You (meaning me) write articles and blog entries and occasionally get feedback here and there, but mostly you send it out there and don’t hear any echo back about it – if it struck any chords with anyone, etc etc. Comments of (nearly) any sort are always welcome; sometimes comments lead to deeper or more interesting discussions than the original post. It’s of course easier to send a comment to a blog than to an article. The following is part of an email I recently received from a good friend, someone I met and worked with at Kendall Betts Horn Camp. It’s about a recent article in The Horn Call, journal of the International Horn Society. I am respecting their wish for privacy by removing identifying names.
Having just read your technique column “In the Zone” in The Horn Call, I wanted to mention to you how useful I have found one of the techniques you mention in the column (and that you’ve talked about at KBHC): making things fun. About two years ago we received our program in September for the upcoming season and we had Till Eulenspiegel on our concert schedule for the coming March. For that concert I was listed as assistant to the 1st horn player, a fellow who played 1st for the ****** Symphony and 3rd for the ******* Symphony. At one of our first rehearsals he told me how he had studied and practiced the solos in the piece over the years, but he had never had the opportunity to perform the piece. At our next rehearsal he let me know that the ******* Symphony had a concert the same night as our concert on which we would play Till and that ******* would not let him out of his contract so that he could play with us. So, I went from assisting the 1st horn to being the 1st horn for the concert.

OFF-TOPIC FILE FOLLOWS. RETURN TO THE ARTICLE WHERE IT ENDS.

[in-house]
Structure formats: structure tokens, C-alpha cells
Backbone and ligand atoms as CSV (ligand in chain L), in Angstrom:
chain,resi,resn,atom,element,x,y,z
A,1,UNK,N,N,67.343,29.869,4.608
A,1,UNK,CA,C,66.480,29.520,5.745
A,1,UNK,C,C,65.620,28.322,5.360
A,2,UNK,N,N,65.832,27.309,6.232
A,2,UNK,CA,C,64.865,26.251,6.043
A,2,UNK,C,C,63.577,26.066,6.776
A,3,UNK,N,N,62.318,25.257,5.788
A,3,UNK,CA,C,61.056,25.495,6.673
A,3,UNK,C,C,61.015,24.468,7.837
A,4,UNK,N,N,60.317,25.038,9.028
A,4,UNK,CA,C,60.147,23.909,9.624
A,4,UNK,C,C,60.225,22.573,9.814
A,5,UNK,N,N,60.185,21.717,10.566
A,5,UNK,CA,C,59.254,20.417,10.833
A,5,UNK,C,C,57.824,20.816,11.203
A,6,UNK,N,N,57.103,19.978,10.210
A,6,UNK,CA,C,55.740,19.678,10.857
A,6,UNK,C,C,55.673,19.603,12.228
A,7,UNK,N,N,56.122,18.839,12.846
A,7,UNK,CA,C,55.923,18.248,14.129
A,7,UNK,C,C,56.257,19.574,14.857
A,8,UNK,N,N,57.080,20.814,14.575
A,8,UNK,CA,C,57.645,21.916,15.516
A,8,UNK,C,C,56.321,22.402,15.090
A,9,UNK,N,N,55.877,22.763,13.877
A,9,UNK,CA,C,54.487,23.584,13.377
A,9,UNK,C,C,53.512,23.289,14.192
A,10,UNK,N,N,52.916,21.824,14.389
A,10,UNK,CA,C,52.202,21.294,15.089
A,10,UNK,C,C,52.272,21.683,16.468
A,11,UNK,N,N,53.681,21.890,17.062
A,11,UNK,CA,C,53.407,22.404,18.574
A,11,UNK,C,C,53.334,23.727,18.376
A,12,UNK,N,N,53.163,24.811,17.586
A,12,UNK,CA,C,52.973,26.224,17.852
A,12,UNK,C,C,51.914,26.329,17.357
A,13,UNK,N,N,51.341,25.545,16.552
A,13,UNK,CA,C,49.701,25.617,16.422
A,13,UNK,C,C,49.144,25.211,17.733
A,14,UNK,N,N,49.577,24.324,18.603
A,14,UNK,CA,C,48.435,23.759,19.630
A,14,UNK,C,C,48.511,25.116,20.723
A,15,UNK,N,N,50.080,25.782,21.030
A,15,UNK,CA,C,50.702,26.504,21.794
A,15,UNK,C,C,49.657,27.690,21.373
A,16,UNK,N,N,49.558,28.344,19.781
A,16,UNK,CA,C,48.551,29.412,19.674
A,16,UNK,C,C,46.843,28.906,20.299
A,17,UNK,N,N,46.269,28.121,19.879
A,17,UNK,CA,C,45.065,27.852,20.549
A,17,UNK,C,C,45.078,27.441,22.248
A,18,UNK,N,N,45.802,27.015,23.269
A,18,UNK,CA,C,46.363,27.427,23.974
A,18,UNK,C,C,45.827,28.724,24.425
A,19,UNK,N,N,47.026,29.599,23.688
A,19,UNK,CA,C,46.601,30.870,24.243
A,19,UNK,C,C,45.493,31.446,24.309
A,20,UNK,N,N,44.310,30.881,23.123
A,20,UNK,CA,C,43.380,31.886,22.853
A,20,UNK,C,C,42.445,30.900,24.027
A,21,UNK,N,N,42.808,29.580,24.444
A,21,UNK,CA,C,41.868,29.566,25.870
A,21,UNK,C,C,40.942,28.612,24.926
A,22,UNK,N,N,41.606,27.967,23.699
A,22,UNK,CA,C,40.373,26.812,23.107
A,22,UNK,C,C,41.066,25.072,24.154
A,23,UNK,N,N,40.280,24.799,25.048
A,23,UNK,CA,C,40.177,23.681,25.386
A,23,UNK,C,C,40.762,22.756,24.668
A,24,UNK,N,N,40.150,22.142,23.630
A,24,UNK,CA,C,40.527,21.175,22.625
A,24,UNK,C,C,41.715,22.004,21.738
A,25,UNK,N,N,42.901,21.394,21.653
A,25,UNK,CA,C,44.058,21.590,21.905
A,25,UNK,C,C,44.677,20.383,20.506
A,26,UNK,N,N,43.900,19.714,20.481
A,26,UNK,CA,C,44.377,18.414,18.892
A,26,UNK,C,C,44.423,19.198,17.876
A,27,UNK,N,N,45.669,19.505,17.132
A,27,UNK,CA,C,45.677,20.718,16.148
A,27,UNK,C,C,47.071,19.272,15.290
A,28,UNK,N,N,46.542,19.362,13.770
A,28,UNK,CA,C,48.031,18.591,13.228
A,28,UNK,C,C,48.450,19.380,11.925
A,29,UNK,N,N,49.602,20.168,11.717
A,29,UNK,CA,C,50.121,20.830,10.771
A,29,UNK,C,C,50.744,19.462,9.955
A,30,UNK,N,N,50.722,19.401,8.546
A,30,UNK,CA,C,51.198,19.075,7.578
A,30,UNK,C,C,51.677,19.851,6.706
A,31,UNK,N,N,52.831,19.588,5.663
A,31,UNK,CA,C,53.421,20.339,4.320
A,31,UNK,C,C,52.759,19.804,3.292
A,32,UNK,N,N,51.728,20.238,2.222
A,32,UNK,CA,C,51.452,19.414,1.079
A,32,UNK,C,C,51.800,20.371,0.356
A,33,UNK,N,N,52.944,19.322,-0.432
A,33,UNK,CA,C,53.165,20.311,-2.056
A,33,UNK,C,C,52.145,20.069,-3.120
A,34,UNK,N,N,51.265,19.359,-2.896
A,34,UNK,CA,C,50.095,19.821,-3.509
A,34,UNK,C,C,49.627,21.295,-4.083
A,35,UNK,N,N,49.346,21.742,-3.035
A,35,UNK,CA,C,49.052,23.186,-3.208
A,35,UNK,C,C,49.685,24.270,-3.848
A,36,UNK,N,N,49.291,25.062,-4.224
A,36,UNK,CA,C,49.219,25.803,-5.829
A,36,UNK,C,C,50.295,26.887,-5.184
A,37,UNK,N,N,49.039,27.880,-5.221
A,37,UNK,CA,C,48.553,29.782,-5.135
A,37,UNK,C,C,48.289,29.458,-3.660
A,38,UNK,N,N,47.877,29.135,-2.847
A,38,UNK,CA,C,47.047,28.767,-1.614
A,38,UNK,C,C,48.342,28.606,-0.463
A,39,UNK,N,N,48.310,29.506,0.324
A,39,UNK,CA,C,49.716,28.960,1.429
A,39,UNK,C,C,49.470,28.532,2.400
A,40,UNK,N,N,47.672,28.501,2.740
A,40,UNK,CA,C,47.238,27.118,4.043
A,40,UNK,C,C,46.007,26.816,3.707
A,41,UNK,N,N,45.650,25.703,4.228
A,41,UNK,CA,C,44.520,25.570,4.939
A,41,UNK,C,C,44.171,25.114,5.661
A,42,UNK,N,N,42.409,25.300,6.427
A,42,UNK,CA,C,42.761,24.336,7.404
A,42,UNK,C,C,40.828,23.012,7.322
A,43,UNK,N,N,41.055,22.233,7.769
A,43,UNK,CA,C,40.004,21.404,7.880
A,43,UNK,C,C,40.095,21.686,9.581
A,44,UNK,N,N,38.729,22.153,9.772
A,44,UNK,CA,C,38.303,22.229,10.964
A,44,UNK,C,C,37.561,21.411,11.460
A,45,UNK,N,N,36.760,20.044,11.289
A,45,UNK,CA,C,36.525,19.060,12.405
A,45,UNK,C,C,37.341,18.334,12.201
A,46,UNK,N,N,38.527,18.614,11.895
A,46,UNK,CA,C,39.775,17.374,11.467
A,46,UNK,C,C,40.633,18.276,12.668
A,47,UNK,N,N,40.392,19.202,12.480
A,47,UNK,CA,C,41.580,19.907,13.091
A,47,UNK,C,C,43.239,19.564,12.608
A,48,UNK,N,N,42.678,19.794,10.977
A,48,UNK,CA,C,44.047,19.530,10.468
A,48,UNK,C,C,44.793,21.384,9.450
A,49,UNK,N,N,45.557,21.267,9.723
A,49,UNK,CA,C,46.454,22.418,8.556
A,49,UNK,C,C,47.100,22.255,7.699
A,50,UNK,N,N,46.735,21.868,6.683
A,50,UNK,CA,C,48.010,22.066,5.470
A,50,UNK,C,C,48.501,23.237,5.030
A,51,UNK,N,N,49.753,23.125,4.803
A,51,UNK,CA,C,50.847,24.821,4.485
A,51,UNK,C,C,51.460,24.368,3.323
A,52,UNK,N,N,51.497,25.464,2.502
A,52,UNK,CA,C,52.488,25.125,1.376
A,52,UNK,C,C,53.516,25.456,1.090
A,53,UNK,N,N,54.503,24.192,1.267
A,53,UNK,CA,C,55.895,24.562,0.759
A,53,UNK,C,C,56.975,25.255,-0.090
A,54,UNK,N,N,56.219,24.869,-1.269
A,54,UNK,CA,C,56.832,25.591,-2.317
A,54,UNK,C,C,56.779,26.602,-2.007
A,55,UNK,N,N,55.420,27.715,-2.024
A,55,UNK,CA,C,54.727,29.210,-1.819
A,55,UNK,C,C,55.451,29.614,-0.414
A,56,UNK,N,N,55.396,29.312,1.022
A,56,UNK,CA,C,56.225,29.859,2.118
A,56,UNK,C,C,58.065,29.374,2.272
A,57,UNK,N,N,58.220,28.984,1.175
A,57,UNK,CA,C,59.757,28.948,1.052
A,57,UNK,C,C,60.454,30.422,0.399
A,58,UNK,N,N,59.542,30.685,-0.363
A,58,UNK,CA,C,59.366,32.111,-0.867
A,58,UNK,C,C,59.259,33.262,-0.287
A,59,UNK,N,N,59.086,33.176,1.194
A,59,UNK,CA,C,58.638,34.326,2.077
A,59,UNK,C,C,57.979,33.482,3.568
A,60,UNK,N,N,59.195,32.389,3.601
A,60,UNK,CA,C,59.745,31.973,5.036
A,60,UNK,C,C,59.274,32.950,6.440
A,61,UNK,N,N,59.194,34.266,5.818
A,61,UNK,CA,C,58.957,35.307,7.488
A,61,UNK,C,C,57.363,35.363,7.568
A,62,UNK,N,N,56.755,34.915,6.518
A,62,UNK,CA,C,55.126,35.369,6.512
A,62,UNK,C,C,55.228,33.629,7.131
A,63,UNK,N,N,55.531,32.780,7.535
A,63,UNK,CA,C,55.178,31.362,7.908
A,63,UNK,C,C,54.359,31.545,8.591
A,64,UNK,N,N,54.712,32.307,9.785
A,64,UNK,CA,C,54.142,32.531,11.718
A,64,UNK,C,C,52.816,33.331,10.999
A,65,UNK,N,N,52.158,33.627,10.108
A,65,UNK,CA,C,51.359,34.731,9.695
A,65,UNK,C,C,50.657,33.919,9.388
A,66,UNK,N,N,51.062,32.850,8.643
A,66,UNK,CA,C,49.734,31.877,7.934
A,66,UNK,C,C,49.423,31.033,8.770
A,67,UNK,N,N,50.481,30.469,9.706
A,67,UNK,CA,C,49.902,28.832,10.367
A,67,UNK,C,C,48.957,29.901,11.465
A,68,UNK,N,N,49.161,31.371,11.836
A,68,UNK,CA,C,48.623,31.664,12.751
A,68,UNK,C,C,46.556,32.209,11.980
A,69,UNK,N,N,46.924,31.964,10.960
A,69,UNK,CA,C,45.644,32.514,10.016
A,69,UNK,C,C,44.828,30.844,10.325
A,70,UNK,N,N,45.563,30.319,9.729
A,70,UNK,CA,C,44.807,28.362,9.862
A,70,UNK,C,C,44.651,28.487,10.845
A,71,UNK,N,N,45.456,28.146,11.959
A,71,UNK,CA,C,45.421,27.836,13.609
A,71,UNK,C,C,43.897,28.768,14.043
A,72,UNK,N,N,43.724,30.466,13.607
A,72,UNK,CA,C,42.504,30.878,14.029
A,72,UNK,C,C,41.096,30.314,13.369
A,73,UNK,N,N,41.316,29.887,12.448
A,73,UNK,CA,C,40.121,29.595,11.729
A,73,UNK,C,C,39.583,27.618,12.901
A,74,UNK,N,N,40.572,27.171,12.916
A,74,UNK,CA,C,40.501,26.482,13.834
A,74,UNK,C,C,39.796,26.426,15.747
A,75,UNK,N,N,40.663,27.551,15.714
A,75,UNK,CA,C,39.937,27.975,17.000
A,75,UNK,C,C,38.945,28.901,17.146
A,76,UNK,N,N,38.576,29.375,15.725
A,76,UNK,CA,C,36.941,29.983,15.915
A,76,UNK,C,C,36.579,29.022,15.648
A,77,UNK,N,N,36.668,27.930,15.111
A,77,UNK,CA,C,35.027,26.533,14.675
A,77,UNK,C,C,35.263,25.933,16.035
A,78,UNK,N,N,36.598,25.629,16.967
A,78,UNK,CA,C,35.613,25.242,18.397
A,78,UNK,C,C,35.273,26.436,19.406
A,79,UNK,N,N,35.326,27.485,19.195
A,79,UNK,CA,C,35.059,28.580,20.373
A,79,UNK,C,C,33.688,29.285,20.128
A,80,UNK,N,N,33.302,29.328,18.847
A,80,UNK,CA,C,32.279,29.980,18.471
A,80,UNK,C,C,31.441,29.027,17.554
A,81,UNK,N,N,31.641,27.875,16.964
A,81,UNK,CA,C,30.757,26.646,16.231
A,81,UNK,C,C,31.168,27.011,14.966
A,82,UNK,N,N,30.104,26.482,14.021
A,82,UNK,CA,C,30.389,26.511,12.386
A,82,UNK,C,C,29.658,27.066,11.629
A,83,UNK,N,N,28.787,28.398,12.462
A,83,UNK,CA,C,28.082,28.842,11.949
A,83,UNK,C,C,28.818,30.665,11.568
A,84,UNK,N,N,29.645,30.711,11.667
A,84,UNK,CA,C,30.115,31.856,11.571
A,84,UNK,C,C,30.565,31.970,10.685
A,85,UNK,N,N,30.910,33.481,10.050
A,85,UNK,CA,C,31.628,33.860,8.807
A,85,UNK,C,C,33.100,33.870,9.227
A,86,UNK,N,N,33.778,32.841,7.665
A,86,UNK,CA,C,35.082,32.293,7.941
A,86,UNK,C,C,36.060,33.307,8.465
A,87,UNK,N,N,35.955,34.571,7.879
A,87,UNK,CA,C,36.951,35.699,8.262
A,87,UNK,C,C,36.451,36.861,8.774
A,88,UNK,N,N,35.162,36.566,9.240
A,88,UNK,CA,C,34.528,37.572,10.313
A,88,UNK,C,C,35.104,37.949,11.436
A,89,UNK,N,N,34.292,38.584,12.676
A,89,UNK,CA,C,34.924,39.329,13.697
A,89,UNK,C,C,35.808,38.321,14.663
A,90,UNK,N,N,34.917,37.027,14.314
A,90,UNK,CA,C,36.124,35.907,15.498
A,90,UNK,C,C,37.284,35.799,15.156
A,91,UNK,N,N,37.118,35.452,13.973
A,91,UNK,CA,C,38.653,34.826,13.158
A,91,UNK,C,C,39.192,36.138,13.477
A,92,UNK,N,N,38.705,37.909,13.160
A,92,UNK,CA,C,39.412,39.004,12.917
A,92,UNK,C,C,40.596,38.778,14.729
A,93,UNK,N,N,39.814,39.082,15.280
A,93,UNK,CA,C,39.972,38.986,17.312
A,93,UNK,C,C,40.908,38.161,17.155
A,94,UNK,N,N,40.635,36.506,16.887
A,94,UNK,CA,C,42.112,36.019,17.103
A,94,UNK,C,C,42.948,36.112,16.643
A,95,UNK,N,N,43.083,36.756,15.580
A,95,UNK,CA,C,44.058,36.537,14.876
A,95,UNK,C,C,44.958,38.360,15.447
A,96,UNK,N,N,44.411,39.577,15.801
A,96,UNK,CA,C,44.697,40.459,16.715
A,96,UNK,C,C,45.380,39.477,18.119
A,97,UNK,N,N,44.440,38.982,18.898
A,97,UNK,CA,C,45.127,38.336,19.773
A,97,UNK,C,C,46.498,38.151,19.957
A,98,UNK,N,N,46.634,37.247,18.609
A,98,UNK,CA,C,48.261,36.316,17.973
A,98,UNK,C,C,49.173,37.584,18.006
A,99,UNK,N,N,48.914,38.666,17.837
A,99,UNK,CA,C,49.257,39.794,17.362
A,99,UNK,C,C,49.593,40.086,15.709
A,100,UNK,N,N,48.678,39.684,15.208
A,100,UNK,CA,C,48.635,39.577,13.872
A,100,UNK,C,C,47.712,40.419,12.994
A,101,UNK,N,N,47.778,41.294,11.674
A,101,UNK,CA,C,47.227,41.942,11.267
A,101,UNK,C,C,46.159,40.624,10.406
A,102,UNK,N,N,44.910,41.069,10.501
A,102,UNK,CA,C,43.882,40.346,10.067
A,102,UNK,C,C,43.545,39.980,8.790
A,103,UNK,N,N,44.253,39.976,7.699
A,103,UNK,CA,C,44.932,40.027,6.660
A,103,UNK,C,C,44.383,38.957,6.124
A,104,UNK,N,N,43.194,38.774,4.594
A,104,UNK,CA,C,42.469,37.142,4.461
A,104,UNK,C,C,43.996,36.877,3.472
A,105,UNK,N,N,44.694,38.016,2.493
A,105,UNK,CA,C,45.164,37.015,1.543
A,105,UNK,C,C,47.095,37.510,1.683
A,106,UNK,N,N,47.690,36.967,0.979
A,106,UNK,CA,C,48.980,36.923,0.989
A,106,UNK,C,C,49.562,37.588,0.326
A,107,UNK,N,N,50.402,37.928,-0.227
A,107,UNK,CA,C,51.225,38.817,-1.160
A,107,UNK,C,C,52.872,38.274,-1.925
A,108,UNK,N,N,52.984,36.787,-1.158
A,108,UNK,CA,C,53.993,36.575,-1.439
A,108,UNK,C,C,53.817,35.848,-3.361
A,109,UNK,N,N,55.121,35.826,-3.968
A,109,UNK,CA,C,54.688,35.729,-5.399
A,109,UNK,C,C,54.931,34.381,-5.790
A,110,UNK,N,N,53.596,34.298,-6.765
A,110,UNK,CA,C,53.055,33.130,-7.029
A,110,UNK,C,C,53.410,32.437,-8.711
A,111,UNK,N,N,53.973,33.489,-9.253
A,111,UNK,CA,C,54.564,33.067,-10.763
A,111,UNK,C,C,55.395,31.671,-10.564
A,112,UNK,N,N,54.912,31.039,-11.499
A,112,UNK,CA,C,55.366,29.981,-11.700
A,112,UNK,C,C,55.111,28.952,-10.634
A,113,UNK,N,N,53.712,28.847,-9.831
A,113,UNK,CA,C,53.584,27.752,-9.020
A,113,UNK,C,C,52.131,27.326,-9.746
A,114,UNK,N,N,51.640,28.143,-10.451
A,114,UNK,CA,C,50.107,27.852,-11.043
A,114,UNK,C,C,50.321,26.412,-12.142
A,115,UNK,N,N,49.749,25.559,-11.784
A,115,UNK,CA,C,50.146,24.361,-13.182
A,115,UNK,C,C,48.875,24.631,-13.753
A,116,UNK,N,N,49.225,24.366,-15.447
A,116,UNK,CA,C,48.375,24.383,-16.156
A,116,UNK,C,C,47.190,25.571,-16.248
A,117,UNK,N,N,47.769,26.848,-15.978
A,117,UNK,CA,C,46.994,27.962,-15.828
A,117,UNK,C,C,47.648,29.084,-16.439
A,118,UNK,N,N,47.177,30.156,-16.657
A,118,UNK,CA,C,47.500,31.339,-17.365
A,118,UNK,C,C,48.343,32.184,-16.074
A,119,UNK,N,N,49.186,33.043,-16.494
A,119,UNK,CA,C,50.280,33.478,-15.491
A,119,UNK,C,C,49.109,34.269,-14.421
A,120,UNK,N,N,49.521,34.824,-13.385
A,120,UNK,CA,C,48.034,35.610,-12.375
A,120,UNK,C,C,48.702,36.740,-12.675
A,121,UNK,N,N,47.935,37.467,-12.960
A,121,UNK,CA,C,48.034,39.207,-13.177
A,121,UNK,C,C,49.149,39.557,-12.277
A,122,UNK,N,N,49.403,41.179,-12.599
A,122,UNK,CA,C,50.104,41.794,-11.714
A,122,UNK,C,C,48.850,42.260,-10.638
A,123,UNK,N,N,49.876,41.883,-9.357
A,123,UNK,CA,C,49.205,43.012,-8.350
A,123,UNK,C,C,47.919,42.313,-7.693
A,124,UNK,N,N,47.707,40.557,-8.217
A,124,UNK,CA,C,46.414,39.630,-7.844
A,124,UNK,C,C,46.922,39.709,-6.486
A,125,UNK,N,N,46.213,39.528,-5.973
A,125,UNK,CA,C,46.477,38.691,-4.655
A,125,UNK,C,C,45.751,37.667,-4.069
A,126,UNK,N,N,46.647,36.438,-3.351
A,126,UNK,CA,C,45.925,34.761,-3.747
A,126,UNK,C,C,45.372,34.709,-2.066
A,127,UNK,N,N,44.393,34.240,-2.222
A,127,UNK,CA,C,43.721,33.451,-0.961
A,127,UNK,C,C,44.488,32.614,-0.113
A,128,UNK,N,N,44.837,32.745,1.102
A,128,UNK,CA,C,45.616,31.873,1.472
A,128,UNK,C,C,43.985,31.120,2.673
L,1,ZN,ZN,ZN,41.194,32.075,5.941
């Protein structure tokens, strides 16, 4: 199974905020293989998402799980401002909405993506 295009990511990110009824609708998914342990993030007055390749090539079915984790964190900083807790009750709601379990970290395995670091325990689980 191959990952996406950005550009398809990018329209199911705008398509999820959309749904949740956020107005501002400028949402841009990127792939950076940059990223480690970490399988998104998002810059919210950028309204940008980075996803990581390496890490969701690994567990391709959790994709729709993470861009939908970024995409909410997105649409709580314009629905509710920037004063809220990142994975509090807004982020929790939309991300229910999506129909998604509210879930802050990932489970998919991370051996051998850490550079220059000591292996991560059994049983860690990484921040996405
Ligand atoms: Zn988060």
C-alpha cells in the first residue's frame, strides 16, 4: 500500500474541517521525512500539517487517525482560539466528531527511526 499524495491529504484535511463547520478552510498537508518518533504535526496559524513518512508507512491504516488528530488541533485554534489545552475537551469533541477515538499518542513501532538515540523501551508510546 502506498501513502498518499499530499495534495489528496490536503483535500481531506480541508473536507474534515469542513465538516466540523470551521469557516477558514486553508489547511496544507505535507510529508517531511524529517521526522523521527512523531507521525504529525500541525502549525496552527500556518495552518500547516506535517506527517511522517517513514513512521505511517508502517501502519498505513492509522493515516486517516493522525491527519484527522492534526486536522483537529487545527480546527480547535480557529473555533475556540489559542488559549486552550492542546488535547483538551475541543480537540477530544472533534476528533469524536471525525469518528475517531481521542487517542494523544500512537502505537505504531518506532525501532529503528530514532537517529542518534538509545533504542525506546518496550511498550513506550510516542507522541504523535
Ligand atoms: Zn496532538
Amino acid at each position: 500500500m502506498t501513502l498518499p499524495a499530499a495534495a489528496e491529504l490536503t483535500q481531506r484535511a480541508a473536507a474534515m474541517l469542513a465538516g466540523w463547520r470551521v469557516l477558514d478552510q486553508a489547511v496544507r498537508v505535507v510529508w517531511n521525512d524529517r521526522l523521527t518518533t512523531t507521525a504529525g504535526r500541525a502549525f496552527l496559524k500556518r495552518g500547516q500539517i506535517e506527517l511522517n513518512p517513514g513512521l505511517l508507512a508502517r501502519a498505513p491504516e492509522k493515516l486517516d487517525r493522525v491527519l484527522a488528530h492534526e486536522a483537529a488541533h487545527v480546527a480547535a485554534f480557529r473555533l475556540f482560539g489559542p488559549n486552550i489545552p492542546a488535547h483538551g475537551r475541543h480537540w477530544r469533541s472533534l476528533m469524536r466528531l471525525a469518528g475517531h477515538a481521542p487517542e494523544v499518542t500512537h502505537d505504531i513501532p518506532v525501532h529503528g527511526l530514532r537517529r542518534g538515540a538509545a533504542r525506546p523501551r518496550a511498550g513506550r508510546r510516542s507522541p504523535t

As I set to working on the opening, I suspect I settled into a conventional way of working on it. But then I tried to “re-frame” the opening solo as a way to just move from one note to the next, not worrying about rhythm or phrasing, that is, enjoying it or “making it fun.” What I found was that it falls into a nice jazz/swing piece. By working onit that way it seemed more accessible to me. Once it became accessible — that is, getting from pitch to pitch with ease and confidence — then I was able to work at it in the way it was written. I’ve tried that on other pieces and it has worked for me on them, most recently Tchaikovsky No. 5.